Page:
Boris Johnson was on Thursday locked in a row with Nicola Sturgeon over quarantine as he prepared to unveil a list of more than 60 nations where holidaymakers will be exempt from restrictions on their return.
A preparatory draft list of 55 of the countries, seen by The Telegraph on Thursday night, where tourists will not need to quarantine on their return included popular tourist destinations such as France, Spain and Italy.
The Prime Minister plans to lift the Foreign Office’s ban on non-essential travel to the countries from next week but Scotland’s first minister was on Thursday refusing to sign off on a nationwide end to the blanket quarantine.
It means the exemptions might only apply to England,, leaving open the possibility that Ms Sturgeon could unilaterally impose restrictions on international arrivals after she expressed concern that easing quarantine risked increasing Covid-19 rates.
The date for lifting the restrictions has been put back to July 10 from Monday July 6, while the number of countries has been cut from 75 to around 60 at the last minute. “It has become an utter mess,” said a Government source.
Under the traffic light system, about half of the 60-plus countries will be rated low risk or “green” with people exempt from quarantine on their return to the UK, even if the countries like Australia and New Zealand impose restrictions.
The other half - rated “amber” risk - are based on bilateral reciprocal agreements such as France, Spain and Italy which have agreed to lift its quarantine on Briton so both nations’ tourists can travel freely.
The list of exempted countries rated “amber” or “green” covers nearly all of Europe, the British territories including Bermuda and Gibraltar, Turkey, Canada, Australia, New Zealand, Japan, Vietnam, Taiwan, Singapore and some Caribbean islands.
All 60-plus have been judged by the Government’s biosecurity advisers to be sufficiently low risk for holidaymakers based on the prevalence of Covid-19, that their infection rate is in decline and that their data on the state of the disease can be trusted.
USA, Russia, Brazil and Sweden are among countries on a banned “red” list, which could also include Portugal because of outbreaks in and around Lisbon.
Grant Shapps, the Transport Secretary, had earlier on Thursday accused Ms Sturgeon of obstructing and delaying the holiday getaway plan. The SNP claimed it was a “completely unfounded” allegation and accused the Government of numerous late changes to the list.
Ms Sturgeon warned that accepting travellers from countries with higher rates of Covid-19 without quarantine would “risk of bringing the infection back in.”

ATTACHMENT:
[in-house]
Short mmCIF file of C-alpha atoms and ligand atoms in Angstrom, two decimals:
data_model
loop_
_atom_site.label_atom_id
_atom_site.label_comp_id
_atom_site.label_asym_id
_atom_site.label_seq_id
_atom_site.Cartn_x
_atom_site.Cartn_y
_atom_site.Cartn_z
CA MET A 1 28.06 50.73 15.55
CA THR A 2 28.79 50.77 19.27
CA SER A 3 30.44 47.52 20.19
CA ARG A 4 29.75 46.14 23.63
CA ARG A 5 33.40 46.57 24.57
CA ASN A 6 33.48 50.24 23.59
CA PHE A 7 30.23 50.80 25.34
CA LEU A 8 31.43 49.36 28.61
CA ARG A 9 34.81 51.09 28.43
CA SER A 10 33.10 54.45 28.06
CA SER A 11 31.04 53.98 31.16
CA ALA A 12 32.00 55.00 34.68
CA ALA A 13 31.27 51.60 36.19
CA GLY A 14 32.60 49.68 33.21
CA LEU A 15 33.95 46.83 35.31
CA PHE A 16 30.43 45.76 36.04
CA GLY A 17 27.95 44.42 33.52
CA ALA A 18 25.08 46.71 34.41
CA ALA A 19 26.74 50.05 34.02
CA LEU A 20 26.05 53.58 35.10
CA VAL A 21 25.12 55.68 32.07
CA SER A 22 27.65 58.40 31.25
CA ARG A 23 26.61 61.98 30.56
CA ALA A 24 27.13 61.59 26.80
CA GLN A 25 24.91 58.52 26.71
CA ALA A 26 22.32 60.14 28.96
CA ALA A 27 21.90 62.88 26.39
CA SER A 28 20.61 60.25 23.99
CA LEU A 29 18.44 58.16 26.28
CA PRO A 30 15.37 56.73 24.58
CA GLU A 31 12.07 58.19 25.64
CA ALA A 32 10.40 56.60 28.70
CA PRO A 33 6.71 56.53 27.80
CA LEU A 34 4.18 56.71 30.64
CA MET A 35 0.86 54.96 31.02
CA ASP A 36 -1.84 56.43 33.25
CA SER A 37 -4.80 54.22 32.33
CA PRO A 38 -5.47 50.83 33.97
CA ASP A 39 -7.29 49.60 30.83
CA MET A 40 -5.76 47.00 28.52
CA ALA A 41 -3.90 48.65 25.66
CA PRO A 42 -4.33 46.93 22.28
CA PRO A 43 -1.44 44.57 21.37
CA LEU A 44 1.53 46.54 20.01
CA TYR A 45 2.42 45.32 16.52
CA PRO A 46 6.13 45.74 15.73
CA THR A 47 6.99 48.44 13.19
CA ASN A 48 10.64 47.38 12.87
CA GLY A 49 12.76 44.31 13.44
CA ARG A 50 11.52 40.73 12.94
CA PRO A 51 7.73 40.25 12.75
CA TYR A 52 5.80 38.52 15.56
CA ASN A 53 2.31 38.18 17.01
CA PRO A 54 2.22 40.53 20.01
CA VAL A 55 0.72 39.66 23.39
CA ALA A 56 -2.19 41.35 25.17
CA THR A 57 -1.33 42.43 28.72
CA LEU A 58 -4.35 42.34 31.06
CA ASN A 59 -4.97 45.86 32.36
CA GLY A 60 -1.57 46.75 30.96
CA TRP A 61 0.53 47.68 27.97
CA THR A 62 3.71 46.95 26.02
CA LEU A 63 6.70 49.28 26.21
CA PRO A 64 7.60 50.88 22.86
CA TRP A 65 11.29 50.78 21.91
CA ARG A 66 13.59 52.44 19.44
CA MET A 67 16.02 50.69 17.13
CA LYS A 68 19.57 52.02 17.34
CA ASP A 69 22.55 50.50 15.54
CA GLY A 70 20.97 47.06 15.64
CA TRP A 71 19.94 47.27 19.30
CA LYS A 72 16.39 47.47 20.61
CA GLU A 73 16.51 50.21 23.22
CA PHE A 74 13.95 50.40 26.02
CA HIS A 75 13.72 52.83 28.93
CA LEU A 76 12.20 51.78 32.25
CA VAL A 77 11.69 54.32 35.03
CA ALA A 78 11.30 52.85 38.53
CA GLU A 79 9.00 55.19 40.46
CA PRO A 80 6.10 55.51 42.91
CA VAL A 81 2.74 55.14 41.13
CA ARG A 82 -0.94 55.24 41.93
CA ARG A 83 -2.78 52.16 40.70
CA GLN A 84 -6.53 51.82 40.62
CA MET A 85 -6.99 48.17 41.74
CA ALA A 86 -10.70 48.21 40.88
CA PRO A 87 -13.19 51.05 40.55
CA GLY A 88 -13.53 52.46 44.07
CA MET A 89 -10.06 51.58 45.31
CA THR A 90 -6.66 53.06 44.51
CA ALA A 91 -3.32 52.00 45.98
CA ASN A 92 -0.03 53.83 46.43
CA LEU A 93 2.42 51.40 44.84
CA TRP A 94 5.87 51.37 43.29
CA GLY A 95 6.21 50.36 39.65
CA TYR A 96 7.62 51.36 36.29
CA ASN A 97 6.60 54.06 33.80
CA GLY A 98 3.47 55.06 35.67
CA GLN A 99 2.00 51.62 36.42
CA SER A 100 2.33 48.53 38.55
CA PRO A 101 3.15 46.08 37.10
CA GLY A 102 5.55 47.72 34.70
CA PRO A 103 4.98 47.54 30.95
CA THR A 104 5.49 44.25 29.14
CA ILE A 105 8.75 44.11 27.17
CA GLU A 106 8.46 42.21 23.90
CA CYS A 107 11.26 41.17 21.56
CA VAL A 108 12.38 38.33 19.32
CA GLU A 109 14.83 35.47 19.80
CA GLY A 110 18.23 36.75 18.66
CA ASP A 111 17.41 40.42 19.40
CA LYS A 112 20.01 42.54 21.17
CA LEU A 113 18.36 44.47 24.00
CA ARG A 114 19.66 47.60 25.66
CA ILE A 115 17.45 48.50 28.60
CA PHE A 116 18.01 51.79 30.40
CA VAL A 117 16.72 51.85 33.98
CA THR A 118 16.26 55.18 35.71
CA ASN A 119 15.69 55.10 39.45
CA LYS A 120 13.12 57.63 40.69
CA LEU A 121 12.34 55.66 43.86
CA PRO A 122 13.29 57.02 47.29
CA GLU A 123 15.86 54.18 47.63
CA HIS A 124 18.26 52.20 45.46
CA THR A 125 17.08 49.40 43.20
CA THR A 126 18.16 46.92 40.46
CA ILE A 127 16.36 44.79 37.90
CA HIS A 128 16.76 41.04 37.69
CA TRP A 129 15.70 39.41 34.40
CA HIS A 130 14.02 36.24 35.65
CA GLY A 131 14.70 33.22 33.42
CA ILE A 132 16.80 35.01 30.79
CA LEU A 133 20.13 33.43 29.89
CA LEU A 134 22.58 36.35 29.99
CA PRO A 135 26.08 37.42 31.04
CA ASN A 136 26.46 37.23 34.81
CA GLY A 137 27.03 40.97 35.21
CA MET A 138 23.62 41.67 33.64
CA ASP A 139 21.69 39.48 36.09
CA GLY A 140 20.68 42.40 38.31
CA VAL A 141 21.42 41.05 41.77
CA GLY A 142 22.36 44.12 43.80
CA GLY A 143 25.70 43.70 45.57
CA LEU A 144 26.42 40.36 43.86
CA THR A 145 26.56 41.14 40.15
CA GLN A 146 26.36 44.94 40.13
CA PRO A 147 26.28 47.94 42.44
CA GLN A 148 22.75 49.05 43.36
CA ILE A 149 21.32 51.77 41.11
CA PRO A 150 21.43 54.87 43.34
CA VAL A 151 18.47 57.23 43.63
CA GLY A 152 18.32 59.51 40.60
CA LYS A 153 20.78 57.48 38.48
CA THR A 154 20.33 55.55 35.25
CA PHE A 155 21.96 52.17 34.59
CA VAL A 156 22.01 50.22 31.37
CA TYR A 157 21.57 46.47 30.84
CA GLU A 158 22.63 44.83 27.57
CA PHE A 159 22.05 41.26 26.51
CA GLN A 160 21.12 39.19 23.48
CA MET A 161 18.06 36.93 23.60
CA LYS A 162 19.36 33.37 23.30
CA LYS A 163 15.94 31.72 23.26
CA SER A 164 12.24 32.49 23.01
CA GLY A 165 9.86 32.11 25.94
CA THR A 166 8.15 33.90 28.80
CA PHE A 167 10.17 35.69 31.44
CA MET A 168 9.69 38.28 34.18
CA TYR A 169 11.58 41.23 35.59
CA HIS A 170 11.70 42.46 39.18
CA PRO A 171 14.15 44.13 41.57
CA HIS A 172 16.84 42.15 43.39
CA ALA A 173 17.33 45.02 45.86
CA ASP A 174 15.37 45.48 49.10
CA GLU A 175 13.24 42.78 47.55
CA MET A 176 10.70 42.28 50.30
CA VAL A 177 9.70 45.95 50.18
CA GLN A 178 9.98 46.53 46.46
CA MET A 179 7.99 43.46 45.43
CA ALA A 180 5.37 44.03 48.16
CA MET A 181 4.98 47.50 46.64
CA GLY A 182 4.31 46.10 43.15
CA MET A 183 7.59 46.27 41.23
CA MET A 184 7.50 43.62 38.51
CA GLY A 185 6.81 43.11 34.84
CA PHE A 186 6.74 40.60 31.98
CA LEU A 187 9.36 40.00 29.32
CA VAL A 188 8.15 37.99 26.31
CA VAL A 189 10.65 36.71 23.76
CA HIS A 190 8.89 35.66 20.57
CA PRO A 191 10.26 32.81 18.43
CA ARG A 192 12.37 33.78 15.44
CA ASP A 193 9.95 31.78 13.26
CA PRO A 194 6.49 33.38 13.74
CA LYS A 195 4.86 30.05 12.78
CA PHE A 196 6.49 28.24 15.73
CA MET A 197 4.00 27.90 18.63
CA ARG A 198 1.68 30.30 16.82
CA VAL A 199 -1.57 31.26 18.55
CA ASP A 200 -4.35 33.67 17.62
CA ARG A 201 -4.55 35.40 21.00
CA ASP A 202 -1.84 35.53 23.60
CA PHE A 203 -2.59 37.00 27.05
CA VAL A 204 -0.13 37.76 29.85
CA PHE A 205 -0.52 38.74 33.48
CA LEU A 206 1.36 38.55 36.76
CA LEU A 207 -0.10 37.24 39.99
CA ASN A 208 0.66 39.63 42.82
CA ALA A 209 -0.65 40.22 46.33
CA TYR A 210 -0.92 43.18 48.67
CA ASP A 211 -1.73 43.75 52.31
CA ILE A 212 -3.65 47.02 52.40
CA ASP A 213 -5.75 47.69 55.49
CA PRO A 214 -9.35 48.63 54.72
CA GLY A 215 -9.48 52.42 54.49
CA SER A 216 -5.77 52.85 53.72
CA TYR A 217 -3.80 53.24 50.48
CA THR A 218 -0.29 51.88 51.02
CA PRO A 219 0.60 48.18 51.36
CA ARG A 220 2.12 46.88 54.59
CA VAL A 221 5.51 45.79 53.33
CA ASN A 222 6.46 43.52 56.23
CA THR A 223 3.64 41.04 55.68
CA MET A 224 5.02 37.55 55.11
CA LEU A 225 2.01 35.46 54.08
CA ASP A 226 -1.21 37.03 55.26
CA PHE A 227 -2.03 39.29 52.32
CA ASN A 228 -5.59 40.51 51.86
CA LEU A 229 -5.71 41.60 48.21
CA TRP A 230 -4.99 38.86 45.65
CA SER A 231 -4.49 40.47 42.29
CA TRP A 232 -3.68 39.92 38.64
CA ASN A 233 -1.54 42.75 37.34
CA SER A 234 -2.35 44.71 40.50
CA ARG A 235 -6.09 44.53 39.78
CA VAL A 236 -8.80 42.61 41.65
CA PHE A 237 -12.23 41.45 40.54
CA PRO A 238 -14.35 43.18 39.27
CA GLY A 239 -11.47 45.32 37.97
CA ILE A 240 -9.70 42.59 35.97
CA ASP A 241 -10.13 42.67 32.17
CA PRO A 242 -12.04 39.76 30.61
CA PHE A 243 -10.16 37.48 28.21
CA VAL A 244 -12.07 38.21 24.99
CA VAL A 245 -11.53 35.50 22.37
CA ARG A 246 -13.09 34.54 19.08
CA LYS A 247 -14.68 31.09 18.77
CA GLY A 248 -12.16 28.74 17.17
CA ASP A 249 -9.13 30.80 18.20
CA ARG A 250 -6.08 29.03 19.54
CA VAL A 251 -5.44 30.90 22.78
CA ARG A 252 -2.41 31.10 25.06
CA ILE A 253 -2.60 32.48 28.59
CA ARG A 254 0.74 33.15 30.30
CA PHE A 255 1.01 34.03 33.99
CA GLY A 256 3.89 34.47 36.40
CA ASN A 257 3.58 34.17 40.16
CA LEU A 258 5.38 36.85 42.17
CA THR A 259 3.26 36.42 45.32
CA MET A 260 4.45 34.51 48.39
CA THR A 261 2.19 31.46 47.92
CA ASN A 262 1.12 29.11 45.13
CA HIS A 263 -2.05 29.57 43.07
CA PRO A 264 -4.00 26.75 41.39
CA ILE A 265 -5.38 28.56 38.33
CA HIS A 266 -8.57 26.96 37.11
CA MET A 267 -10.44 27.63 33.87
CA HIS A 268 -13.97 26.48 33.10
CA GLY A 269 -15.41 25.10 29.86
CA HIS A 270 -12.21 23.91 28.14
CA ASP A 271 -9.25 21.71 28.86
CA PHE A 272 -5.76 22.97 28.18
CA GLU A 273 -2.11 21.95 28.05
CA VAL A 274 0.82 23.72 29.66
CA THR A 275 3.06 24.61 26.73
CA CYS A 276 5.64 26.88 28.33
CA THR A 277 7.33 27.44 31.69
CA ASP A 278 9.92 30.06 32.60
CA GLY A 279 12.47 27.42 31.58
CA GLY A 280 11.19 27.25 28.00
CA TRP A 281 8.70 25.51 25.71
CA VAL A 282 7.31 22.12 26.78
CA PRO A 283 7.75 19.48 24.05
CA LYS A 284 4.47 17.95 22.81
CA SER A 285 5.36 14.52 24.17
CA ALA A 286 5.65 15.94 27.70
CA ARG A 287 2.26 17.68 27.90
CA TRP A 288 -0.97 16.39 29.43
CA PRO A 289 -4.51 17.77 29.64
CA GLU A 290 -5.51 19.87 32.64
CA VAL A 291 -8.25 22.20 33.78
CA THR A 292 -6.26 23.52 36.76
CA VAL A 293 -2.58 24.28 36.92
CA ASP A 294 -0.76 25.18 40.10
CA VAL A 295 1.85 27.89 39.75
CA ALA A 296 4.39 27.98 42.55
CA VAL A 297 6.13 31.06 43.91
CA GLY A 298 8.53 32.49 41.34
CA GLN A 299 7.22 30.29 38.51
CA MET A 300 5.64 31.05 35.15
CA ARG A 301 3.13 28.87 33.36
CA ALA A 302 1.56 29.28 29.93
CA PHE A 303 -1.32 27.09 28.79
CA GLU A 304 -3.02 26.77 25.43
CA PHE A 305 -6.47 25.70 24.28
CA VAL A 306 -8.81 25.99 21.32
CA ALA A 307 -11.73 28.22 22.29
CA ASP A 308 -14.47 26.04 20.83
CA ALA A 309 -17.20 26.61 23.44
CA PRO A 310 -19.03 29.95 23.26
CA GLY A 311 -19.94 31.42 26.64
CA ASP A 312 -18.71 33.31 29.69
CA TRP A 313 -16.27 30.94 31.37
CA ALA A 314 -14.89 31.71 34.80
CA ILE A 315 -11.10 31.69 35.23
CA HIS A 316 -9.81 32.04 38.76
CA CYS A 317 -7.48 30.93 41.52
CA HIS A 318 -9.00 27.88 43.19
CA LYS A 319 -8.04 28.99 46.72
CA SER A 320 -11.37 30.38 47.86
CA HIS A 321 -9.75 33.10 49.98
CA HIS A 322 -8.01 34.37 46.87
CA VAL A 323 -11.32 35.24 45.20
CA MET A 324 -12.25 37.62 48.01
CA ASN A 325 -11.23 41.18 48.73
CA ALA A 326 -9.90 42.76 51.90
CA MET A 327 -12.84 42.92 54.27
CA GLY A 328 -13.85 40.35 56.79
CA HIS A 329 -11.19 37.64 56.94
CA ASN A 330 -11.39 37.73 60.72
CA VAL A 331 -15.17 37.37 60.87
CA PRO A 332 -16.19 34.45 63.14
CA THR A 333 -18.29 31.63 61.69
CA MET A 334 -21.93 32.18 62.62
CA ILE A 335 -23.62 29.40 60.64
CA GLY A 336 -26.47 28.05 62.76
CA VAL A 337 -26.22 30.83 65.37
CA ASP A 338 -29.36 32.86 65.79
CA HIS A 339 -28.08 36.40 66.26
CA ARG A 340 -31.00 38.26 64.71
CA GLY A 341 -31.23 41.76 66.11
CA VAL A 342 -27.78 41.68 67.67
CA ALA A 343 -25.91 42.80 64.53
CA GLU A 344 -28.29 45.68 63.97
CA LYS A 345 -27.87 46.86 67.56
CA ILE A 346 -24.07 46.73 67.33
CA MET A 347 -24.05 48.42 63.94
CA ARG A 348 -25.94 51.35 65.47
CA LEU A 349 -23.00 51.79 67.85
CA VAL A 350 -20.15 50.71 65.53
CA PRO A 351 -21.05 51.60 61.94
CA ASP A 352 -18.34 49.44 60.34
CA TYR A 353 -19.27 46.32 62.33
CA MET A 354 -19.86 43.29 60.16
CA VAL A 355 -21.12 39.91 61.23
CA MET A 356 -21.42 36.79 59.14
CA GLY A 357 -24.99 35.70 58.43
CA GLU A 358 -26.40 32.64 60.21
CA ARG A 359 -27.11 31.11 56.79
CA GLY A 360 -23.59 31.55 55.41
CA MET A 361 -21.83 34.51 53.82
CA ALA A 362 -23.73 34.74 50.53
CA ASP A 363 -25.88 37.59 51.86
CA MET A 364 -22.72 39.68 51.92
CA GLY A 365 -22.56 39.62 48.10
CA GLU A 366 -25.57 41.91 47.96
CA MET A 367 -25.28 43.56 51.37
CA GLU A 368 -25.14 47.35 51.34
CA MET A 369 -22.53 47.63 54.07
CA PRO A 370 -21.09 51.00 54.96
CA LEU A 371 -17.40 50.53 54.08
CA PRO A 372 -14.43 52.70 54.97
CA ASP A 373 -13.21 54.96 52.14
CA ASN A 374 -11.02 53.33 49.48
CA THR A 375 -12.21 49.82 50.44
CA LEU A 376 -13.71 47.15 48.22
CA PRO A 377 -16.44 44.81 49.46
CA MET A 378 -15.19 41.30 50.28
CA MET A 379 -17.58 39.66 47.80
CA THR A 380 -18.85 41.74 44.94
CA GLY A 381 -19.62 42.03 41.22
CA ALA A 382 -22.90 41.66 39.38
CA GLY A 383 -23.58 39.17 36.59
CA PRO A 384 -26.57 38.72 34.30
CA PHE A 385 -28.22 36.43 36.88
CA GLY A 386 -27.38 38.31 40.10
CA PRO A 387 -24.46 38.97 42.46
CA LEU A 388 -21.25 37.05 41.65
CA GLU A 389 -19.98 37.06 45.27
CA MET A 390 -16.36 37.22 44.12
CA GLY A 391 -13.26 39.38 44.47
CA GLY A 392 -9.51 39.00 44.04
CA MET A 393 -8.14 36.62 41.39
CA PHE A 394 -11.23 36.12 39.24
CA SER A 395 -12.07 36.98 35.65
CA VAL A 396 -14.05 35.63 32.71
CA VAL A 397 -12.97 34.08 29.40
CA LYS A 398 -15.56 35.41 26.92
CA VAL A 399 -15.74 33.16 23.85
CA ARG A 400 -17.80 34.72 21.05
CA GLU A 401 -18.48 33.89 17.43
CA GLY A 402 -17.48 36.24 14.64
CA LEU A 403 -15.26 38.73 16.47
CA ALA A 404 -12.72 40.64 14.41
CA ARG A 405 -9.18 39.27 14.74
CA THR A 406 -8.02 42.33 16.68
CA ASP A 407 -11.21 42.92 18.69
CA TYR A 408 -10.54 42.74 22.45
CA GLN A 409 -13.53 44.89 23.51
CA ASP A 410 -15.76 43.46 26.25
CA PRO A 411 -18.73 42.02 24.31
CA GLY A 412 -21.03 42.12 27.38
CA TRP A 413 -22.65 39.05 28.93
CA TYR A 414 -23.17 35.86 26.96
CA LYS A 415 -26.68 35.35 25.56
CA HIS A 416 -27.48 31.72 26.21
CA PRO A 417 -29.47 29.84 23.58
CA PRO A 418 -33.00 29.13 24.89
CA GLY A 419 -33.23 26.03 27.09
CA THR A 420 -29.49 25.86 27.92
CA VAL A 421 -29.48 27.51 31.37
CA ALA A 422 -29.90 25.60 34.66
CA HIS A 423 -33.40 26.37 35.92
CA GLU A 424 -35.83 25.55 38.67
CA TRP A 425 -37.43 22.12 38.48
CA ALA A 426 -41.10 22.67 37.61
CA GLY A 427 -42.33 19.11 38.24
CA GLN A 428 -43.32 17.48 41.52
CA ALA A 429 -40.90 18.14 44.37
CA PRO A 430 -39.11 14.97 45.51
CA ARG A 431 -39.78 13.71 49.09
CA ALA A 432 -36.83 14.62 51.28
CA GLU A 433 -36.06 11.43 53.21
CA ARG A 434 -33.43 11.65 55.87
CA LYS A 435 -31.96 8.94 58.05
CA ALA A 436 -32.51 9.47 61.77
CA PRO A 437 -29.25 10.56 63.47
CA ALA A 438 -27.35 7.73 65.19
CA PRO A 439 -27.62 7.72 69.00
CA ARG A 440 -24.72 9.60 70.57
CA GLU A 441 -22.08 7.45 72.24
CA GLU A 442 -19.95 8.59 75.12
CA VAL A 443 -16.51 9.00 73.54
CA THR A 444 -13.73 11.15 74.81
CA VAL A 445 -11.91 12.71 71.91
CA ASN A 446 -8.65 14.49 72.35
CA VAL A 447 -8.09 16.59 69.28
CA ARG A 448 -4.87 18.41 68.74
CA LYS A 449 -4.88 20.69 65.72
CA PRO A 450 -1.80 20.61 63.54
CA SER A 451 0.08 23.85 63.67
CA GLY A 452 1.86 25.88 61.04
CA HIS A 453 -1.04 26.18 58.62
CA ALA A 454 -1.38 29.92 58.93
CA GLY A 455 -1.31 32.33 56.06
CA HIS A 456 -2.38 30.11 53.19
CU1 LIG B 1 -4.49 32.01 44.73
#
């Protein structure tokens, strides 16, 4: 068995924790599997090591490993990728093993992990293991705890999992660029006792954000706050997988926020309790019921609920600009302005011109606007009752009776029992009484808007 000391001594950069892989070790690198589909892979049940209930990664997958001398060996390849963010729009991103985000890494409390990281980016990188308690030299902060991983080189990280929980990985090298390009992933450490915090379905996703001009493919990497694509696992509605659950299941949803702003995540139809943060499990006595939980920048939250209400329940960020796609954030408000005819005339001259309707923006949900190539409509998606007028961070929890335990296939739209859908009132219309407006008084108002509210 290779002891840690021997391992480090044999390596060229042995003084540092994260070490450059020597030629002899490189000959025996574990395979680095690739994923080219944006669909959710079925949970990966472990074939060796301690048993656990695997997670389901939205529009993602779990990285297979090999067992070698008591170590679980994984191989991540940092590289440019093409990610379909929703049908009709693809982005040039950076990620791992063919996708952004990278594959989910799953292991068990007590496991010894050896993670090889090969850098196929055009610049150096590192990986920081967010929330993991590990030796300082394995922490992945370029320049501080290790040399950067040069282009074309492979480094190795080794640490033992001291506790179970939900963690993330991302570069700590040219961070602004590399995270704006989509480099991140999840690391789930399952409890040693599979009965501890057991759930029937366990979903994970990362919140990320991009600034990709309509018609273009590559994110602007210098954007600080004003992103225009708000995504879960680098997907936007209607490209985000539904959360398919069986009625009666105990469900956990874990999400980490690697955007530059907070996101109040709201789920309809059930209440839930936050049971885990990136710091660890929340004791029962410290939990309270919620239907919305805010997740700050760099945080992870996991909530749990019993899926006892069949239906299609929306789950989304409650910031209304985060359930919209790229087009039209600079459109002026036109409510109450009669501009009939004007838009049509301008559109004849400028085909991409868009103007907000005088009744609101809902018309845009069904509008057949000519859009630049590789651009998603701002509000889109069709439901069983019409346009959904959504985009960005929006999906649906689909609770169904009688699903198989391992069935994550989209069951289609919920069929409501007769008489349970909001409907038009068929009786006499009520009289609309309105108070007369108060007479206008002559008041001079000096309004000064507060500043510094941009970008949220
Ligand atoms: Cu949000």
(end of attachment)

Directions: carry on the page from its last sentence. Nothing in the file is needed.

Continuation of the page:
Pressed whether she would enforce a Scotland-only quarantine, she said: "If we end up in this position, we will have discussions about the practical implications of that as we go along.”
Scottish holidaymakers will be free to travel to “green” countries without facing any quarantine but they will face quarantine on their return from “amber” countries such as Spain and France even if they fly through English airports.
At least 19 of the exempted countries currently ban any travel from the UK or require British travellers to quarantine for up to 14 days on arrival due to the risk of Covid-19 from countries with higher rates.
The 19 include Greece, which suspended UK flights until July 15, Cyprus, Hungary, the Netherlands, Slovenia, Slovakia, Finland, Lithuania, Latvia, Canada, New Zealand, Australia, Japan, Thailand, Vietnam, Bermuda, Trinidad and Tobago, St Vincent and probably Ireland.
The announcement will be not only a major departure from the blanket quarantine introduced a month ago but also a move away from “air bridges” which were originally envisaged as bilateral agreements for restriction-free travel between countries.
Instead, the Government is effectively changing the travel advice and leaving it to holidaymakers to make their choices.
A preparatory draft list of 55 of the countries, seen by The Telegraph, includes: Latvia, San Marino, Poland, Austria, Norway, Italy, Hungary, Turkey, Switzerland, Netherlands, Liechtenstein, Cyprus, Malta, Iceland, Slovakia, Serbia, Germany, Luxembourg, Lithuania, Reunion, Australia, Finland, St Pierre and Miquelon, Andorra, NZ, Slovenia, Czech Republic, Gibraltar, Spain, Greece, St Kitts and Nevis, Martinique, Monaco, St Lucia, Canada, Wallis and Futuna, Trinidad and Tobago, Montenegro, Bermuda, St Vincent and the Grenadines, Taiwan, Japan, Singapore, Vietnam, Brunei, French Polynesia, Denmark, Belgium, Estonia, France, Malaysia, Ireland, Antigua and Barbuda, Bahamas and Barbados.